The issue of depression in sport was catapulted to front page news worldwide following the death of Wales soccer manager Gary Speed who committed suicide last week.
And it’s an issue that, sadly, is all too prevalent in Ireland where the number of people who take their own lives remains shockingly high.
As part of its Player Development Program, the Gaelic Players Association initiated a nationwide counseling service for county players last year.
While the objective of the service is to encourage young men to talk about issues affecting their lives, the GPA is acutely aware that its membership is primarily made up of a demographic considered most at risk from suicide.
Run by a team of clinical psychologists, it was expected that uptake for the service might be slow, that it would take time for players to become comfortable with the offer of support for their personal difficulties.
However, the opposite has been the case and there has been a steady flow of young men accessing the counsellors with a range of personal problems.
In fact such is the demand and length of time it takes for players to go through the full course of counseling sessions that the program will have to be expanded.
The hope is that by encouraging players to discuss their mental health through the counseling service and other support services such as the GPA’s life skills program, problems will be tackled and dealt with before they deepen.
Having to balance careers on and off the field is a unique challenge for amateur GAA players and can exacerbate emotional problems if left unchecked. The issue of athletic identity and managing the transition into retirement can also pose unique difficulties.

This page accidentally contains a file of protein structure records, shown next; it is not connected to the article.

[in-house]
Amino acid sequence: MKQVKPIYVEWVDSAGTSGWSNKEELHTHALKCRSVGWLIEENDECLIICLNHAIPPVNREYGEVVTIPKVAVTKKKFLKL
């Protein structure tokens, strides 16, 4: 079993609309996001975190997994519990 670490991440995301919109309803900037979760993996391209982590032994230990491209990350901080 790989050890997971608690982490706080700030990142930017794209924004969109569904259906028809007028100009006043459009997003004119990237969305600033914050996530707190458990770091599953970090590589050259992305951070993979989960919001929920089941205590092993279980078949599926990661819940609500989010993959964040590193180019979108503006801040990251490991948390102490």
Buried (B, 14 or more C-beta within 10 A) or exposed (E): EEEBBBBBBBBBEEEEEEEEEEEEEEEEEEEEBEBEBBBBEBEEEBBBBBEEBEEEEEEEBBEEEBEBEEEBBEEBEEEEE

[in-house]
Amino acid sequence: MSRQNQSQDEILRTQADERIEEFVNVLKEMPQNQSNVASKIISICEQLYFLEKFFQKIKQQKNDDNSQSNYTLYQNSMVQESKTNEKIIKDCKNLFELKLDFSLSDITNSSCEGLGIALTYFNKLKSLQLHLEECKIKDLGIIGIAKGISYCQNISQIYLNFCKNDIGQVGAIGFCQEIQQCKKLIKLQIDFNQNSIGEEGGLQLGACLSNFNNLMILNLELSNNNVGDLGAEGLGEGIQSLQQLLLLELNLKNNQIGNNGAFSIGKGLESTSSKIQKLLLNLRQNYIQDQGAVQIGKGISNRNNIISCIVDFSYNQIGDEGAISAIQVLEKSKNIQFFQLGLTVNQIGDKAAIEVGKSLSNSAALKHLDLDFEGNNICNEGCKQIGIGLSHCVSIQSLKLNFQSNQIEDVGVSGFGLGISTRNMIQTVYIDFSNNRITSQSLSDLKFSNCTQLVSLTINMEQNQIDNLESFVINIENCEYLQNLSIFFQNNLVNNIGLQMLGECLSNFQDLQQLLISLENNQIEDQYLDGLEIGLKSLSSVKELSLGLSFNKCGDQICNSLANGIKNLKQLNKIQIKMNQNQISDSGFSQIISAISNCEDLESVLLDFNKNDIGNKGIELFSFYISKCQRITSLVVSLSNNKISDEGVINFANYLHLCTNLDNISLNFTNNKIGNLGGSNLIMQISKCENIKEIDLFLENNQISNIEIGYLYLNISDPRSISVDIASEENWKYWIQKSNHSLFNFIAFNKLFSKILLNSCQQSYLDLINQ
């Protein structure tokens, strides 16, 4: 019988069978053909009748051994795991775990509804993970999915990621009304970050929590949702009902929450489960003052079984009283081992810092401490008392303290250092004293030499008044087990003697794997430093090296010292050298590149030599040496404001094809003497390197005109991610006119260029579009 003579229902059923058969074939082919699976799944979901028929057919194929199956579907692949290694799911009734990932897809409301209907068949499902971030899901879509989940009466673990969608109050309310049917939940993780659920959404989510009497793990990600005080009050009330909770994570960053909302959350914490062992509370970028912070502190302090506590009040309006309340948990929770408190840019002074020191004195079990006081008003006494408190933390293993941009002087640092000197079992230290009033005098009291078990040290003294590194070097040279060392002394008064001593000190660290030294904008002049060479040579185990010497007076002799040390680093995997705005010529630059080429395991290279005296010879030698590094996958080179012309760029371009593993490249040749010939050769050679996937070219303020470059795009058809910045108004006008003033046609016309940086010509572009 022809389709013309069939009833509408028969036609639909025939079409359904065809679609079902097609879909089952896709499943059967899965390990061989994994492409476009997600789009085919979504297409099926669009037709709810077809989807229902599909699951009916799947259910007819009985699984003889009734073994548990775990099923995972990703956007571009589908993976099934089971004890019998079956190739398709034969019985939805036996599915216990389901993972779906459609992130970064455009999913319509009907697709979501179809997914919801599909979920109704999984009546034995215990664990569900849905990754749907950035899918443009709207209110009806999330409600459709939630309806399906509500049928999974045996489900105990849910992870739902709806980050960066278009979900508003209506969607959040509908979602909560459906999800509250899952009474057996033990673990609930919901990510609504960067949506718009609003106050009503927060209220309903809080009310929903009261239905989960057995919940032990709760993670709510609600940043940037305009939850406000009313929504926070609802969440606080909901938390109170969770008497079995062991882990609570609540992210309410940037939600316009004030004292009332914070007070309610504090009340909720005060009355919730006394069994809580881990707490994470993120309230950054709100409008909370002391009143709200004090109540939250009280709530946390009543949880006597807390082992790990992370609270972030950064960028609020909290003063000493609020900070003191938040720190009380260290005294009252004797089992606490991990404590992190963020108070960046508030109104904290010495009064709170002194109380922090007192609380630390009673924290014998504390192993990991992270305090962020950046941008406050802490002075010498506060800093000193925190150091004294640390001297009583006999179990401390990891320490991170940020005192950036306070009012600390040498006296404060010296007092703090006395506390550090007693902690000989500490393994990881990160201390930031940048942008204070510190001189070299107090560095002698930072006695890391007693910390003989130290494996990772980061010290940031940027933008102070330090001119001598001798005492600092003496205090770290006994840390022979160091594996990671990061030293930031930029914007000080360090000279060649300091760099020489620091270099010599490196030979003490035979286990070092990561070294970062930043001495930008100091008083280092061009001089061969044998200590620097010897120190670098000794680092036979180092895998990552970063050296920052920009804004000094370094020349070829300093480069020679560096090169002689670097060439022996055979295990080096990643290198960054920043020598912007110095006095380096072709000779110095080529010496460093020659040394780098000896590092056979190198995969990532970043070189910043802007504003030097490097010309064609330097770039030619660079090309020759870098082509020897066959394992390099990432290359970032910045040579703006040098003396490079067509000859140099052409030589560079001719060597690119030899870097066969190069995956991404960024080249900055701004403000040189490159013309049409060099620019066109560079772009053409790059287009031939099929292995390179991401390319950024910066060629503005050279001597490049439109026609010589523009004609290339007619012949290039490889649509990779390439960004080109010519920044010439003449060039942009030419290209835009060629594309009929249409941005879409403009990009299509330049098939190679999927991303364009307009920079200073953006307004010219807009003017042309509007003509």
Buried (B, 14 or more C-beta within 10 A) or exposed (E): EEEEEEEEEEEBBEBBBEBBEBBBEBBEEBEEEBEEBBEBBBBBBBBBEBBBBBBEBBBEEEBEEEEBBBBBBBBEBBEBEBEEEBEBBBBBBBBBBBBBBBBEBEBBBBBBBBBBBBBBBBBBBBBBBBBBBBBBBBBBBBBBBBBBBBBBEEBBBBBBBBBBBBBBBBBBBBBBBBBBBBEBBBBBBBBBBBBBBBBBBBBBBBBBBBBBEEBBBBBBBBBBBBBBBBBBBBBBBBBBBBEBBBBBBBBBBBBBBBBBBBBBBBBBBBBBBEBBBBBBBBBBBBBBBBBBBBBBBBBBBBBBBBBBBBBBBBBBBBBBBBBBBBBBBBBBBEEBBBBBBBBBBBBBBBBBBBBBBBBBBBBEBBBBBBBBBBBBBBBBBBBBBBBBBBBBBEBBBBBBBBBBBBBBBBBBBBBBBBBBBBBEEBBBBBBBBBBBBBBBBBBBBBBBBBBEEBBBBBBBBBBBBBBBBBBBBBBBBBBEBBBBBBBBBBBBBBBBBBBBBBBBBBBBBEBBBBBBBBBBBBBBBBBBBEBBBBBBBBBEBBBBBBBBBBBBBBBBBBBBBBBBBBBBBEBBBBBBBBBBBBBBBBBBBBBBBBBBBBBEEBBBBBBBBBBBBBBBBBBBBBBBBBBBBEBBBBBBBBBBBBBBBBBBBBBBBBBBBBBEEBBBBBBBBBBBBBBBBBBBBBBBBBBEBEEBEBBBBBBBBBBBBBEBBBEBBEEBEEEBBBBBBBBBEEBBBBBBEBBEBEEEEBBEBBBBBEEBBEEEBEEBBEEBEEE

Unfortunately Gaelic games have not been spared the tragedy of suicide in recent times with a number of players taking their own lives.
In response to the growing need for mental health awareness in Ireland, the GPA has also committed to working with a number of mental health organizations next year as part of its support for social initiatives and charity.
Unlike the acceptance of widespread public campaigns such as road safety and health promotion, the issue of mental health is often sidelined and the GPA can play a specific role in helping to de-stigmatize it.
In January a team of ambassadors for mental health campaign will be announced. The ambassadors, four high profile county players, will help promote the work of Headstrong, the National Centre for Youth Mental Health.
And the GPA will also support the well known mental health organization Aware which is running a fundraising and awareness drive next summer, a campaign which, it is hoped, will reach every county in Ireland.
What was most encouraging from the GPA’s perspective was the number of players who volunteered to act as ambassadors for mental health, perhaps reflecting changing attitudes in Ireland to the issue.
And changing attitudes is the next essential step the country needs to take if it is to protect young people from losing hope.